As of January 2018, only 88,112 private homes and 2,891 schools had been rebuilt.One reason for the slow progress in recovery is the high degree of political instability and fragmentation in Nepal.
Although Hindus constitute a majority of 81.3 percent of the population, there are deep caste divisions within the Hindu populace.
The marginalization and deprivation of lower castes, most notably the (“untouchables”) and other groups like Buddhists and Muslims (10 and 4 percent of the population, respectively), has been a source of conflict for decades.
Political instability – there have been nine different governments between 20 alone – and devastating earthquakes in 2015 have worsened social conditions in the country.
However, the government seeks to improve the education system with reforms, such as the extension of compulsory basic education to eight years of schooling.
In 2015, the country was struck by two consecutive earthquakes, one of them the strongest quake in more than 80 years.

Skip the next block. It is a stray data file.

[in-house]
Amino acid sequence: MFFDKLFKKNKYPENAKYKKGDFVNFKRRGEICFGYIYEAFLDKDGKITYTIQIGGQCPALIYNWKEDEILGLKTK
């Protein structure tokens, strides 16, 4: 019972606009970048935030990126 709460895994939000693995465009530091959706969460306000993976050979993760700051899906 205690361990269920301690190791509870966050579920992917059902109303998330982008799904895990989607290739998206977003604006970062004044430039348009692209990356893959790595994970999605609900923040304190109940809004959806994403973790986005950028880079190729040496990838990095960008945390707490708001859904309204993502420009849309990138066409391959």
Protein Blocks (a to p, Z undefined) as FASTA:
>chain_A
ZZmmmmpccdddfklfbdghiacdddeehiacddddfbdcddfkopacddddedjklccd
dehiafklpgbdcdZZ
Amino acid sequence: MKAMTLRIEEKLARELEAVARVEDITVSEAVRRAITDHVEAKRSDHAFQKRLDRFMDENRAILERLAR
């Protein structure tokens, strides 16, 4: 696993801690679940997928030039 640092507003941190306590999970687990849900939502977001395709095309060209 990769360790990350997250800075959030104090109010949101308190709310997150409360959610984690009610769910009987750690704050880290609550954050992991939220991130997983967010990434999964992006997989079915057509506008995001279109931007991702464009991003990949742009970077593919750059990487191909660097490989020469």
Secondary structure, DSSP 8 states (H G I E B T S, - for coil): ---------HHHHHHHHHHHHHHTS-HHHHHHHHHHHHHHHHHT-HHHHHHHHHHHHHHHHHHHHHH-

This catastrophic event killed more than 8,600 people and destroyed or severely damaged large parts of the country’s infrastructure, including almost 500,000 houses and more than 9,300 schools.
While large-scale poverty remains a major problem, poverty rates are declining, as reflected by the fact that the country’s middle class grew from 7 percent in 1995 to 22 percent in 2011, per World Bank definitions.
International student mobility in Nepal is predominantly outbound.
Hundreds of thousands of families were displaced, and more than 700,000 people pushed into poverty as a result of the catastrophe.
The impact on the education system was disastrous, and recovery is progressing slowly.